In cases where we believe it would be in your best interests to obtain a determination of the FTT, we will need to prepare submissions, which include an Expert report from us and a Statement of Agreed Facts and Matters in Dispute.


We will then attend the hearing on your behalf, giving evidence to support our case.


We have a wealth of experience in representing clients in the First-Tier Tribunal and handling complex cases.

The Decision:

The FTT will issue their decision, normally within four to six weeks, with a commentary on the hearing and how it arrived at its decision.


The decision is binding with extremely limited rights of appeal.


Any appeal must be made within 21 days of the decision being published and can only be made with the permission of the FTT. The only real grounds for an appeal are on a point of law.

Once the period to appeal has expired, the parties have two months in which to complete the transaction.


 If this period elapses without completion, then the leaseholder can apply to Court within a further two months requiring the Landlord to meet his obligations.


The Court can then force the landlord to complete or it will complete the transaction on their behalf. Any costs incurred as a result of this can be claimed from the Landlord, usually by deduction from the premium.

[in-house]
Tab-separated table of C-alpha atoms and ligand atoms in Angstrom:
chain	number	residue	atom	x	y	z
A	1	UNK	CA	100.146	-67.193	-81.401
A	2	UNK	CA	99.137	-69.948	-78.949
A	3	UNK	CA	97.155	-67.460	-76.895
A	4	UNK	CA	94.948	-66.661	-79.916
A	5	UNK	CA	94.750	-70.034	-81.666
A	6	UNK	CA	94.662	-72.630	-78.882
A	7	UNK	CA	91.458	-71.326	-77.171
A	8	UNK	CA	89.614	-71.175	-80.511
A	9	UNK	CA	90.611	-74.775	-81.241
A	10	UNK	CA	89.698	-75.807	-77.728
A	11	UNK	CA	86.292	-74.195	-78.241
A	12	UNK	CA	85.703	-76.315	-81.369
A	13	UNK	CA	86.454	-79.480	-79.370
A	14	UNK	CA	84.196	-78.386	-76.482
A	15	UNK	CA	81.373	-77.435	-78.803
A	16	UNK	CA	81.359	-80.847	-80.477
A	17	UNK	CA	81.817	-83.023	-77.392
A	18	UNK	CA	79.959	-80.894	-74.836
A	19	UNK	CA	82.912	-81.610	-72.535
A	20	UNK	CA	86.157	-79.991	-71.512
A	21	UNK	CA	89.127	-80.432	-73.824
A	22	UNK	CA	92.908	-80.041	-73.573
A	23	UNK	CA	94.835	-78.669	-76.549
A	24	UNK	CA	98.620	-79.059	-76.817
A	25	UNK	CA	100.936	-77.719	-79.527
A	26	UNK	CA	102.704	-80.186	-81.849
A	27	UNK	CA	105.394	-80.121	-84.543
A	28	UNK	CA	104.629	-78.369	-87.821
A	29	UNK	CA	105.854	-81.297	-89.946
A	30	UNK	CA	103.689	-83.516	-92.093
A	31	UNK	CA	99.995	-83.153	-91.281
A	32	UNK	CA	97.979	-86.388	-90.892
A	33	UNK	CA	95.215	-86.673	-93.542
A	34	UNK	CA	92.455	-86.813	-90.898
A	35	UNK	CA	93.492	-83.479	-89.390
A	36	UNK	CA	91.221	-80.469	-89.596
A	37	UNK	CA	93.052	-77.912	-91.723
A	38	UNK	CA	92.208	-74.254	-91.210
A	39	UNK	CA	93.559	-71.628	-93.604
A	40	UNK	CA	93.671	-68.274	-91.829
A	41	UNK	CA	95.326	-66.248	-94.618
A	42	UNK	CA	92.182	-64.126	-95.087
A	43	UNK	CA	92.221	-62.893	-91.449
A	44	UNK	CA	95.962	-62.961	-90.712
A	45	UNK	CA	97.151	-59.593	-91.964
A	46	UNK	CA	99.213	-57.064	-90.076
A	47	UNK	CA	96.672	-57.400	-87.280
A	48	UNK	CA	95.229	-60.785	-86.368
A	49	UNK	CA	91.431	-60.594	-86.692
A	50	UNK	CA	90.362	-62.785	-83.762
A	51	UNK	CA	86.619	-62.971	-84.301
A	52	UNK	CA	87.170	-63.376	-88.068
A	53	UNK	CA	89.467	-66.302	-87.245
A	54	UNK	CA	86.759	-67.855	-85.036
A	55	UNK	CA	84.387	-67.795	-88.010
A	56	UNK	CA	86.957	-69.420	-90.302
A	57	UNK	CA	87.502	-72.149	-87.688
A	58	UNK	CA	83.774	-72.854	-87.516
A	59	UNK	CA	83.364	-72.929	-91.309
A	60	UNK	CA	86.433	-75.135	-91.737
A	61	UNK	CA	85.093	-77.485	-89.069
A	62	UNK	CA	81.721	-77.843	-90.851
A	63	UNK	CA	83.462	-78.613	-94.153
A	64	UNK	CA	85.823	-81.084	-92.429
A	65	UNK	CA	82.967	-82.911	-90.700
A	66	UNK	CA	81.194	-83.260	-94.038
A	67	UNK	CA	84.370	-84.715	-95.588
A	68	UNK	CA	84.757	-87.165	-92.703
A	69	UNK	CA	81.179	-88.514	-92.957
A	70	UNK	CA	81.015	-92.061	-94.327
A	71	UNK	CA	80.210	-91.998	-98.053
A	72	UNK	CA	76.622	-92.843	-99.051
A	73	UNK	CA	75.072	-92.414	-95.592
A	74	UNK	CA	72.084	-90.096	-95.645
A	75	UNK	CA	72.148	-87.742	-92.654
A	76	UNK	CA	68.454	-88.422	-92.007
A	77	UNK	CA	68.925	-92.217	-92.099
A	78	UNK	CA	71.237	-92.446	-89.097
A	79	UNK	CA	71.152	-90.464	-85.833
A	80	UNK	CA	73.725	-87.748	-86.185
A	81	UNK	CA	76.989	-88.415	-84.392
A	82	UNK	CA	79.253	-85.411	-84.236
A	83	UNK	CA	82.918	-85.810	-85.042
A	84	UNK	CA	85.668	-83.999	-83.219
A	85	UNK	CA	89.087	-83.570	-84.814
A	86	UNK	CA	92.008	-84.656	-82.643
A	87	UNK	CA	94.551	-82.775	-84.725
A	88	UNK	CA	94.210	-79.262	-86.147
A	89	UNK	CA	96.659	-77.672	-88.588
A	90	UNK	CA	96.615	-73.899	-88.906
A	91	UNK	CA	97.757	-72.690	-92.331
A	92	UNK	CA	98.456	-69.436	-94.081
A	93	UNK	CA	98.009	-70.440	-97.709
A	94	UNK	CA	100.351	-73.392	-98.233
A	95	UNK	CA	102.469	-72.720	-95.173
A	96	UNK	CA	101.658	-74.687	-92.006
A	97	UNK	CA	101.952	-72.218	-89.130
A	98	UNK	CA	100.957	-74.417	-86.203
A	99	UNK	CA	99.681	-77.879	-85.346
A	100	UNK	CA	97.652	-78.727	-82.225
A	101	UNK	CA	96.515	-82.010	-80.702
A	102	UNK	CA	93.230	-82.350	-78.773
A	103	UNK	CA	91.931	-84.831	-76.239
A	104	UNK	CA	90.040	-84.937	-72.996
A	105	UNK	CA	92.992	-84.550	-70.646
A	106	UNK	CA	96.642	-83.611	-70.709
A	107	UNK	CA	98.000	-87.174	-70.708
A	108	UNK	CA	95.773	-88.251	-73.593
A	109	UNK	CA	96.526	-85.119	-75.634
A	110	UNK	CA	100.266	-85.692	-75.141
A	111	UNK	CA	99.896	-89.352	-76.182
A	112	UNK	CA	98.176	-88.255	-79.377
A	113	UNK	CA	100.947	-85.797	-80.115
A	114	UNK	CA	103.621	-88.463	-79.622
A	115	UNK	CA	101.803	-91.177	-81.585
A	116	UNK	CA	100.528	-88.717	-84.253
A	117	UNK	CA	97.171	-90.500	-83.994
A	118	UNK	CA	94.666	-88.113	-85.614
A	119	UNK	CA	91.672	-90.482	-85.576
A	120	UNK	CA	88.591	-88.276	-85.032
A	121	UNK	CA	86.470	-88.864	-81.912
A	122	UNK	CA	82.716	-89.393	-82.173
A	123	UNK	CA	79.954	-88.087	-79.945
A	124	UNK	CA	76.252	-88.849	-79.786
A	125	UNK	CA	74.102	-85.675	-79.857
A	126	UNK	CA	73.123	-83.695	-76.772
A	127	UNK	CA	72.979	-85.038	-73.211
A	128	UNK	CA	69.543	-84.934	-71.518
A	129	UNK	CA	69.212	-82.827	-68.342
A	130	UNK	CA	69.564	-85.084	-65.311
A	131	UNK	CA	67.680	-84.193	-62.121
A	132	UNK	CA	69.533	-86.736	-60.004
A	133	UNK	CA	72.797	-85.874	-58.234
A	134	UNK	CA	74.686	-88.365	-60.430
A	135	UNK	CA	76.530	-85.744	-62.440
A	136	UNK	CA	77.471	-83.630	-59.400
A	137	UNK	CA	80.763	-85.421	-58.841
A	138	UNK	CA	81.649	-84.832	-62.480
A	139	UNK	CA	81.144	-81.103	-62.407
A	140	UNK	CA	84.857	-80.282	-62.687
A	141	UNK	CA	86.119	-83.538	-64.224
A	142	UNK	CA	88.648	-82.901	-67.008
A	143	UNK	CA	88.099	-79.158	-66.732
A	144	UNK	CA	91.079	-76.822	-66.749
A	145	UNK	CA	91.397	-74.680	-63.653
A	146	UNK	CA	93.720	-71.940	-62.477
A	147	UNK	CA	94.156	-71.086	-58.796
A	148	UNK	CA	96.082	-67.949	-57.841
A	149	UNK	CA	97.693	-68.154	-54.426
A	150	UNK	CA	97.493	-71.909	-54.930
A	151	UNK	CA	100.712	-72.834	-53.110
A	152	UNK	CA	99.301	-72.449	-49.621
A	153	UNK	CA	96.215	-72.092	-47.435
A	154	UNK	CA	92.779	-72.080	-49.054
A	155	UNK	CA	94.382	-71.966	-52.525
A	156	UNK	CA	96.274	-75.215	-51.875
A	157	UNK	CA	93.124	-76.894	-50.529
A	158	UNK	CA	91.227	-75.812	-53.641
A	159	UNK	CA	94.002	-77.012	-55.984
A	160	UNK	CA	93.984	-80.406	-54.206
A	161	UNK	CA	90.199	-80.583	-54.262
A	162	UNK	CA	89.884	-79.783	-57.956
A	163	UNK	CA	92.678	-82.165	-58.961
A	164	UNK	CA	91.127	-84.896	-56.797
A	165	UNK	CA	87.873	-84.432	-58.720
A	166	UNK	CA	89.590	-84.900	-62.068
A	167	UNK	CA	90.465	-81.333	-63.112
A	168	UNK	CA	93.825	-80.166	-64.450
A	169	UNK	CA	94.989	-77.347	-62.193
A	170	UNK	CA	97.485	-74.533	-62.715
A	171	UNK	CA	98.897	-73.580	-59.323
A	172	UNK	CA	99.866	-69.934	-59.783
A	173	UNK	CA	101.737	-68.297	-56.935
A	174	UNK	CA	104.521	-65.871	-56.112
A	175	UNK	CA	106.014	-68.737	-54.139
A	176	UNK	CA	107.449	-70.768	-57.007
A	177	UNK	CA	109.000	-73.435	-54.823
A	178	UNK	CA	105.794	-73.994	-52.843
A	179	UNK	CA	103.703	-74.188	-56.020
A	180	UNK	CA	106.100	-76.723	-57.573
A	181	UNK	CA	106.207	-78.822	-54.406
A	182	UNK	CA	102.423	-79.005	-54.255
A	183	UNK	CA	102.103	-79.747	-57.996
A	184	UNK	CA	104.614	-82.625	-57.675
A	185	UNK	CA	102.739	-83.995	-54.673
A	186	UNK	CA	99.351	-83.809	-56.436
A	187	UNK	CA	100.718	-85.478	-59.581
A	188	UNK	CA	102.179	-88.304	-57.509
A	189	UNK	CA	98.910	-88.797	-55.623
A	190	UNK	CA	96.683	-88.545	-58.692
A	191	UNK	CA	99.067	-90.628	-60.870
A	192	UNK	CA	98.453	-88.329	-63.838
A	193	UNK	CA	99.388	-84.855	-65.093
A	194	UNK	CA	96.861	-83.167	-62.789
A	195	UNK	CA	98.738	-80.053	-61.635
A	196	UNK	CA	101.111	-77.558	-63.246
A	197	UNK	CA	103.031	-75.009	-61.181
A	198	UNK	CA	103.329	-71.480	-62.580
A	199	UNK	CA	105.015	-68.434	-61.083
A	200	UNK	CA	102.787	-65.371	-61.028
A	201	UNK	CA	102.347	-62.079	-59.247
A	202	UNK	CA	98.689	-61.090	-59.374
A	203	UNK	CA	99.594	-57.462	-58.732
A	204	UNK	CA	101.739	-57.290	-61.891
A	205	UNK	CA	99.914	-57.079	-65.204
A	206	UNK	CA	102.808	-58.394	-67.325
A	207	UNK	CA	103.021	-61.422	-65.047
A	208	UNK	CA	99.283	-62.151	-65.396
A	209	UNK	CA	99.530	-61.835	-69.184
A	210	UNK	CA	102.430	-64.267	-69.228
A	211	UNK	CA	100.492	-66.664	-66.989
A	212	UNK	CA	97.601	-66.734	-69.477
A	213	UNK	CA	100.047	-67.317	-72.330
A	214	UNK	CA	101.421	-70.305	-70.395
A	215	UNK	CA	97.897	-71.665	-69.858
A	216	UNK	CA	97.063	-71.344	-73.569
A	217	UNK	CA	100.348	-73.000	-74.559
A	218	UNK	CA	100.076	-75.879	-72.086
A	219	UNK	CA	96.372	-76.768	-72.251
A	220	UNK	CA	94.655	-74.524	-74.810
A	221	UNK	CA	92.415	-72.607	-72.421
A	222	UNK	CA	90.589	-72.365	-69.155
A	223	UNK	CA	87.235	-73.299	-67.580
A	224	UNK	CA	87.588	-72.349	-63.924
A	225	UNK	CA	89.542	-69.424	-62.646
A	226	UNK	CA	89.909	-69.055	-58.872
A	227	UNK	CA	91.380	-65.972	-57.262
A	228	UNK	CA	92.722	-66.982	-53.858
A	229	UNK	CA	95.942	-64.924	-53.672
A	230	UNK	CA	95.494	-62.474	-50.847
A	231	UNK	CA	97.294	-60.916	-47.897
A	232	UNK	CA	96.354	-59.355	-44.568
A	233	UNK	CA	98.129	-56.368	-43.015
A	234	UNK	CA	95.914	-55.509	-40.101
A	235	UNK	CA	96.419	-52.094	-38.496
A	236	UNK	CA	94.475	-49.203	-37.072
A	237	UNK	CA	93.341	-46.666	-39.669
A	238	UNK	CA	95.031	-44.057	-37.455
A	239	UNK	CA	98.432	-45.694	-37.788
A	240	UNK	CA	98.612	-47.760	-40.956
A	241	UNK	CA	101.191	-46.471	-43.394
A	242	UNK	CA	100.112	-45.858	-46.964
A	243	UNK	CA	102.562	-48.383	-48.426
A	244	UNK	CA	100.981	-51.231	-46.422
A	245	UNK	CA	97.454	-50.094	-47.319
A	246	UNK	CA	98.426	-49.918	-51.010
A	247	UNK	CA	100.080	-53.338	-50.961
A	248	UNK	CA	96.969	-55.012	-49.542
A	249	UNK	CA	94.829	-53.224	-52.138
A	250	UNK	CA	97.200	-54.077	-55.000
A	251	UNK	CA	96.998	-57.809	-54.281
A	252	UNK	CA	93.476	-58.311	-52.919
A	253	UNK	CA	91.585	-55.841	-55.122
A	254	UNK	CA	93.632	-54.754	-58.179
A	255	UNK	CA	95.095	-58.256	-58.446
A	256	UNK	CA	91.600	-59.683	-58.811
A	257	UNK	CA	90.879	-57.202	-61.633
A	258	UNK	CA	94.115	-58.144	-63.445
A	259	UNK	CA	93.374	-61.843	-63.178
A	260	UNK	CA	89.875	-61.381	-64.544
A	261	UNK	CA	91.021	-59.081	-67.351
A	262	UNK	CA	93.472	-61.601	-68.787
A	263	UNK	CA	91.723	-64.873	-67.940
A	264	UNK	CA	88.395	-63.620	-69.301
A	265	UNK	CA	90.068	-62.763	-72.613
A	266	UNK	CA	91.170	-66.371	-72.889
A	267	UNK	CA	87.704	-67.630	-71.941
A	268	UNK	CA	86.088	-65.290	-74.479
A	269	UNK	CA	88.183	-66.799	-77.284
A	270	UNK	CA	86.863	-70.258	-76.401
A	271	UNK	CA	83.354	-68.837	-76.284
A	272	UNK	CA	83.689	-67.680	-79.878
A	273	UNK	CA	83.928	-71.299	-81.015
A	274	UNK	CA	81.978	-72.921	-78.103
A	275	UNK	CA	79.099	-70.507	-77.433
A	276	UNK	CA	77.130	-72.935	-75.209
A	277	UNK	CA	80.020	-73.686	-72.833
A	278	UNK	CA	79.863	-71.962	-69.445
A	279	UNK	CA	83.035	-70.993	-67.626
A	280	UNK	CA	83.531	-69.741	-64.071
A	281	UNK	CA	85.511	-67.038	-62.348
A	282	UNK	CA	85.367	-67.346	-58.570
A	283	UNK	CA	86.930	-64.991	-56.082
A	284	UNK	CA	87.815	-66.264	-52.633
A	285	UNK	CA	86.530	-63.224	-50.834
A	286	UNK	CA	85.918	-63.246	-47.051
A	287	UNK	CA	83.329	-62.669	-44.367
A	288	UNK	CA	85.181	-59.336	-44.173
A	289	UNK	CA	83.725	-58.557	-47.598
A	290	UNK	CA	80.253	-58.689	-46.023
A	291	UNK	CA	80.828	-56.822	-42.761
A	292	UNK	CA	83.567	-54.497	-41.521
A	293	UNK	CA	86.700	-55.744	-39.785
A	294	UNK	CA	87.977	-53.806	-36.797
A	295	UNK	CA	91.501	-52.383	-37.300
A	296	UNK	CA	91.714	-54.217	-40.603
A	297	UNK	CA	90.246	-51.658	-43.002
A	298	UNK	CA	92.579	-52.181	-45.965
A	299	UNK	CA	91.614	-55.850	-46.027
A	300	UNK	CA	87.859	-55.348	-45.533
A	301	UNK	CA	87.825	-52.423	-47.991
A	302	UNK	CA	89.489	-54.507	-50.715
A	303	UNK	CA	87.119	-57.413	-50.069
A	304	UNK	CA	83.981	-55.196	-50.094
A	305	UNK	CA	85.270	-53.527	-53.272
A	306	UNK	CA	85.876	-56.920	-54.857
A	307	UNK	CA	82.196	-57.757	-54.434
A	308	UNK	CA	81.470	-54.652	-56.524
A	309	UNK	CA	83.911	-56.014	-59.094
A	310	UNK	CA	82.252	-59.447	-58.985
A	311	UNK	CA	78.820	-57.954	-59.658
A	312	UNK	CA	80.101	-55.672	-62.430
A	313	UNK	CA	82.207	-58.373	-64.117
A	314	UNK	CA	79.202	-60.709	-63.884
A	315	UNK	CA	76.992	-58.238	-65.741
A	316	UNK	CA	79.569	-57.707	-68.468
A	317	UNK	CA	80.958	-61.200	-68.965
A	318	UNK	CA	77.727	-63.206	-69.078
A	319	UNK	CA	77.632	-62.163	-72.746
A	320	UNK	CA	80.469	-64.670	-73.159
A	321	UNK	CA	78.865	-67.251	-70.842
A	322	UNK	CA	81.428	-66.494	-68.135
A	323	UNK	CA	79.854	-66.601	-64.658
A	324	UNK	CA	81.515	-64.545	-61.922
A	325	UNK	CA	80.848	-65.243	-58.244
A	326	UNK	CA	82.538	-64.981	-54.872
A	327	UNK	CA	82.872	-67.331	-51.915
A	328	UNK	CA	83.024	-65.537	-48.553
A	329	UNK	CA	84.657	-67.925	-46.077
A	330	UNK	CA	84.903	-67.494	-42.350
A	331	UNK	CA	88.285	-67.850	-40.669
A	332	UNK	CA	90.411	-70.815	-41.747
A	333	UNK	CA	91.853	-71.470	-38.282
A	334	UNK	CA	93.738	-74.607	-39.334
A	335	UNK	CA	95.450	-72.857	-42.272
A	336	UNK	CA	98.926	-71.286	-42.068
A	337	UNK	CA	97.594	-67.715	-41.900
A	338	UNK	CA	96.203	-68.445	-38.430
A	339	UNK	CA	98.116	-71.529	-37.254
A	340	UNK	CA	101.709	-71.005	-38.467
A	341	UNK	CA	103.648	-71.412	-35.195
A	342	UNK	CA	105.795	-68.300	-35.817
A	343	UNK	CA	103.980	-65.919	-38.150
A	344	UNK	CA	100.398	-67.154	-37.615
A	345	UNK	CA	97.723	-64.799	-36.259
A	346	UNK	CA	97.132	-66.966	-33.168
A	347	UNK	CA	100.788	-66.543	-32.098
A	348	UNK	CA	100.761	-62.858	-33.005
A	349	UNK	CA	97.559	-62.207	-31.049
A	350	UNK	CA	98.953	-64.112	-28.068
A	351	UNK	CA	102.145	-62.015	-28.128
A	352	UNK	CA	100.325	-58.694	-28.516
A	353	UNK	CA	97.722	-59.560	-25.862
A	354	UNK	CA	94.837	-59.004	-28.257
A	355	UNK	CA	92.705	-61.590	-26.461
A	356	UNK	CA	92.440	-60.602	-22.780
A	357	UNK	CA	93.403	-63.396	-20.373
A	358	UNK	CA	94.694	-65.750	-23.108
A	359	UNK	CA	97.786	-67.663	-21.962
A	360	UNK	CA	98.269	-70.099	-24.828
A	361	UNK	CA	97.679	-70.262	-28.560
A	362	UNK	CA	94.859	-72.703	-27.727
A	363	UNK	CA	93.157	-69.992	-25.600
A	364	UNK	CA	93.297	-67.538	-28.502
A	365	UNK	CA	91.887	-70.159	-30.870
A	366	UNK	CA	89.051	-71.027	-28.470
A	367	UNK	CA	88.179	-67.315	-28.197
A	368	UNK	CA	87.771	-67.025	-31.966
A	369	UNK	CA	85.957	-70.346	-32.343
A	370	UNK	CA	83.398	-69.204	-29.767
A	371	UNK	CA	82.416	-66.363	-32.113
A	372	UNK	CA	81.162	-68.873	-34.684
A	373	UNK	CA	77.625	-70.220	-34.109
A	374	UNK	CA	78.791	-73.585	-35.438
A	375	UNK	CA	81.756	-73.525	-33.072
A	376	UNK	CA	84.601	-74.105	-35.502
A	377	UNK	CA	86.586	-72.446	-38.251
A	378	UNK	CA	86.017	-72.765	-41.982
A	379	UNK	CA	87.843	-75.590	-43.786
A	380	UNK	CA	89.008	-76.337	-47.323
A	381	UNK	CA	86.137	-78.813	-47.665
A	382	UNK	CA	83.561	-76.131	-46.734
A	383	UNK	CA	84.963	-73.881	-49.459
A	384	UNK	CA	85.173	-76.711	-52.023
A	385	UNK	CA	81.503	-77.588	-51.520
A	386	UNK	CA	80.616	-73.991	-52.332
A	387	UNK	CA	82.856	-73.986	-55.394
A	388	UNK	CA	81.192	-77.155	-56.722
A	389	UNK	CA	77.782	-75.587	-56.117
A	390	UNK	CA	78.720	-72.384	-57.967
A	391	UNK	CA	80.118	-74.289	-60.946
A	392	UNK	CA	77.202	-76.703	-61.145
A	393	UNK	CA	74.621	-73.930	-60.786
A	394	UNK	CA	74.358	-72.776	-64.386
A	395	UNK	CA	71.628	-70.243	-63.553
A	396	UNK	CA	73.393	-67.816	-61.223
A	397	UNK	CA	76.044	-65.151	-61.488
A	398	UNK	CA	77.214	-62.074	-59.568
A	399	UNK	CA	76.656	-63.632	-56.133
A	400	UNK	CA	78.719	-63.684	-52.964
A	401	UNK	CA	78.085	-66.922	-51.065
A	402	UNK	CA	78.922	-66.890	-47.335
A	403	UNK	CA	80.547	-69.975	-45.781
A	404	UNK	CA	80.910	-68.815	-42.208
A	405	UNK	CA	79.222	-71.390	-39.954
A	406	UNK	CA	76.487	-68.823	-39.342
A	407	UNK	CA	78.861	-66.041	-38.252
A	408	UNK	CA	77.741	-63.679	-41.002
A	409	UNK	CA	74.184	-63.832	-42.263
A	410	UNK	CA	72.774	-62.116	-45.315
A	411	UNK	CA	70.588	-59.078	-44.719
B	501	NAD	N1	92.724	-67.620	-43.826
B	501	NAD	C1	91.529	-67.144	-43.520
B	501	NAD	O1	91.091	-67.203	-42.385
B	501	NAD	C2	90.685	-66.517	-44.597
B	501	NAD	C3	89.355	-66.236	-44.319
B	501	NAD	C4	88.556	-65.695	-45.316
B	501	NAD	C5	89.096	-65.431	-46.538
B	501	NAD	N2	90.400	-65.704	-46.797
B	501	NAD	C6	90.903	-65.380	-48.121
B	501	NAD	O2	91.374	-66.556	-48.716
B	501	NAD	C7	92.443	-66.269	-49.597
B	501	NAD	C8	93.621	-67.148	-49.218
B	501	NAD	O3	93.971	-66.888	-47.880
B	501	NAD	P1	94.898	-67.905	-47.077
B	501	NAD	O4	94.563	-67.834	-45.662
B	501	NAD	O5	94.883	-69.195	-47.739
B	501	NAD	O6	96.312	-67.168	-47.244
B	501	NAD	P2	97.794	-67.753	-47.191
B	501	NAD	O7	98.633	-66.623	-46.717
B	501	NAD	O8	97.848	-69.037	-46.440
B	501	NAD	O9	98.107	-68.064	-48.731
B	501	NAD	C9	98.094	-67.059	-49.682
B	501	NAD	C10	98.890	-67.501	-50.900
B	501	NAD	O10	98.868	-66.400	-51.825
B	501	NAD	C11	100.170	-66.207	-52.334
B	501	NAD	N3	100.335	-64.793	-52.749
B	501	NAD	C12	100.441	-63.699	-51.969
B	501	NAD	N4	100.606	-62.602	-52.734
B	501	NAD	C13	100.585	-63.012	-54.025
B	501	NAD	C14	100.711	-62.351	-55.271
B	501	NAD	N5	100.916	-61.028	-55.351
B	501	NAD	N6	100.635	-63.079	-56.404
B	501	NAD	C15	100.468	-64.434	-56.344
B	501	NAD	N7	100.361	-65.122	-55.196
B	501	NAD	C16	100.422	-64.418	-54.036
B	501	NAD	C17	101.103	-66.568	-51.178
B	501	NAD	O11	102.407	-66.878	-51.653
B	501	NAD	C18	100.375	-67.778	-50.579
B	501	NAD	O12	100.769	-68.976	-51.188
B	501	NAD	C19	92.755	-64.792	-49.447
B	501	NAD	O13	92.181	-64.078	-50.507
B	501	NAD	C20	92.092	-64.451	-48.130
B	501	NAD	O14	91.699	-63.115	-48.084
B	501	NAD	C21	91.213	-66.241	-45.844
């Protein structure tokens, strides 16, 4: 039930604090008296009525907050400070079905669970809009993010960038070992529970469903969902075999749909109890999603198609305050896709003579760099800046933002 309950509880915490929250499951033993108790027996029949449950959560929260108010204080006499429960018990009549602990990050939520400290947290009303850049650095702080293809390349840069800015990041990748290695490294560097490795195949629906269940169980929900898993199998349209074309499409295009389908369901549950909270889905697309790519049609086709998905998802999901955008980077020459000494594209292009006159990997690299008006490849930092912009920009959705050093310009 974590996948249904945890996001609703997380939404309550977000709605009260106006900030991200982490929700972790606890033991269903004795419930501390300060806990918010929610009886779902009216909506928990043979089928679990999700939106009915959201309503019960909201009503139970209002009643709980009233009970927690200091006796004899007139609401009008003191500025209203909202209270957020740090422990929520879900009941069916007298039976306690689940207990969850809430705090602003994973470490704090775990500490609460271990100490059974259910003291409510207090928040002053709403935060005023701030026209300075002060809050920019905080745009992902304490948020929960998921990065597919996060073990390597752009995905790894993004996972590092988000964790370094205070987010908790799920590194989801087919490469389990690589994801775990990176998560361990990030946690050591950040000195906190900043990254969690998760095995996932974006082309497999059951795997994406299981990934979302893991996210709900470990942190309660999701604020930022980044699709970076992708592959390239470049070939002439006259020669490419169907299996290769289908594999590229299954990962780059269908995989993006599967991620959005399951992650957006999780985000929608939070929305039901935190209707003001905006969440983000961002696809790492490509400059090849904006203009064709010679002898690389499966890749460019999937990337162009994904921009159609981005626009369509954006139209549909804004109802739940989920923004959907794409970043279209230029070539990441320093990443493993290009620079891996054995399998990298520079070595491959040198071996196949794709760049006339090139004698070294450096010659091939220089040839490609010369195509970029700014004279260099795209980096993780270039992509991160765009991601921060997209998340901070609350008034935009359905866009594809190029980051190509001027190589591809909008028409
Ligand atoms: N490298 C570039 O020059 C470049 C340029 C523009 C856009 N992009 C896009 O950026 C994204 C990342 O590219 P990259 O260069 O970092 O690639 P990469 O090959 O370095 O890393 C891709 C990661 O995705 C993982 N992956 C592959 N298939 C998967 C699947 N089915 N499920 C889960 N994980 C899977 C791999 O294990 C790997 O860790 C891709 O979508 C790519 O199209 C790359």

If there is no application for a Court order, the tenants are deemed to have “withdrawn” and the landlord is no longer obliged to complete and can in fact sue for costs.


Furthermore, you will not be able to serve a fresh notice for one year which may have cost implications.


Where the landlord cannot be found the issue of Enfranchisement can be resolved in other ways:

  • if the landlord was a company that has been struck off or ceased to trade for some other reason, its property may have passed to the Crown through the Treasury Solicitor. Enquiries should be made of the Treasury Solicitor who will usually be prepared to sell the freehold to the leaseholders at open market value. This must be done by negotiation and there is no need (or legal ability) to serve the Initial Notice.

  • if the landlord is a company in receivership, then the Initial Notice may be served on the Receiver; similarly, if the owner is an individual who is bankrupt, the Notice may be served on the Trustee in Bankruptcy. Both the Receiver and the Trustee are acting as landlord for the time being and are equally bound by the 1993 Act to respond, as a landlord, in the service of a Counter-Notice and sale of the freehold.

  • if the landlord just cannot be found then the Initial Notice cannot be served. In this case, the leaseholders may make an application to the county court for a Vesting Order. If the court is satisfied as to the leaseholders' eligibility for collective enfranchisement, then they will, in effect, sell the freehold to the leaseholders in the landlord's absence. The case will also have to be referred to the FTT for the determination of the price.

The above information is meant as a general guide only. Should you require any further information or advice, please contact Alan Cohen, via email: alancohen@talbotsurveyors.com or call 07798848381.